Mavis Everett with Explore Plano is interviewing Shelby Williams, Plano City Council member for Place 5 about the importance of getting involved in local politics as a business owner.
Shelby says that the most important thing for local business owners to do is to get involved with the political process, both at the local city level and at the taxing entity level. Otherwise, government is something that happens to you. He points out that it is important to develop relationships with your local representatives and be informed about what is going on in the city you work in.
In Plano, local business owners get no protection from property taxes like homeowners do. The school board takes approximately two-thirds of the property taxes and as property values continue to increase, this impacts businesses negatively. Plano has been fortunate to keep property taxes flat (no increase) for the city and they only account for around 19% of your total property tax bill. The county only takes about nine percent. He says that small businesses need to show up and make their voice heard about how property tax increases are impacting their businesses.
Shelby shares that the City of Plano recently repealed the Plano Tomorrow Comprehensive Plan and is working toward the Plano United 2050 Plan. The comprehensive plan shapes the planning and zoning for the city for the next 30 years. He says that the foundation should be determined based on the character of the city as it is developed and redeveloped over time and also being able to roll with the punches of change in technology and the economy. As business owners start thinking about what their business looks like in the next 30 years, they need to weigh in with their perspective for this new plan.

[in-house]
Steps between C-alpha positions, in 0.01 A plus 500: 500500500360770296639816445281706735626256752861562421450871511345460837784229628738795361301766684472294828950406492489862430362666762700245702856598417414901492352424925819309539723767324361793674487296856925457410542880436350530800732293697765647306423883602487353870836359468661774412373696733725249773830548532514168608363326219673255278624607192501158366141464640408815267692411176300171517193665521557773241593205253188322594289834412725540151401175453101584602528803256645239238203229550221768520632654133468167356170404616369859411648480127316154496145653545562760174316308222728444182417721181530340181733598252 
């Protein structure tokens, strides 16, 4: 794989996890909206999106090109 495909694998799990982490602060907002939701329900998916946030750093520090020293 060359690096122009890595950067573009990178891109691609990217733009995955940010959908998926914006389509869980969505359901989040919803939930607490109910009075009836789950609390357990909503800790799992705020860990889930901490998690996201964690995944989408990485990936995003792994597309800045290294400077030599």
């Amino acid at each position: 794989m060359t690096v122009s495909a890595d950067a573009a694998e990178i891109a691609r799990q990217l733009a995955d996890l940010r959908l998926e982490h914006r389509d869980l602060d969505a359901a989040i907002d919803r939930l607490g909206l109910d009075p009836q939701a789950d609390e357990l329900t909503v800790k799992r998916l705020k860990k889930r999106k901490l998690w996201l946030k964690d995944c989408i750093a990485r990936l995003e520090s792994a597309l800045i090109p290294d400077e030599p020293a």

Keeping commercial properties updated as an appealing environment for consumers and clients is important. He says that as businesses improve their properties, he would like to see tax abatements for a certain length of time as an incentive, rather than being punished by higher taxes for the property improvement. He said this can be done by making your voice heard at the county level.
To get involved at the city level, Shelby says that Plano City Council Meetings are held twice per month on the second and fourth Mondays with the executive session at 5 pm, followed by the preliminary open meeting, and then the regular session at 7pm. You can sign up to speak about a public interest topic or on specific agenda topics. Agendas are released on the City of Plano website, on Wednesday a week before the meeting. You can see City of Plano Council and P&Z meetings online at www.PlanoTV.org.
Councilmember Shelby Williams can be reached for official City business at firstname.lastname@example.org or by phone at 469-367-1320. You can also follow his Facebook page Shelby for Plano. For anything outside of City business, you can contact Shelby on his cell at 214-995-6969 or at email@example.com.
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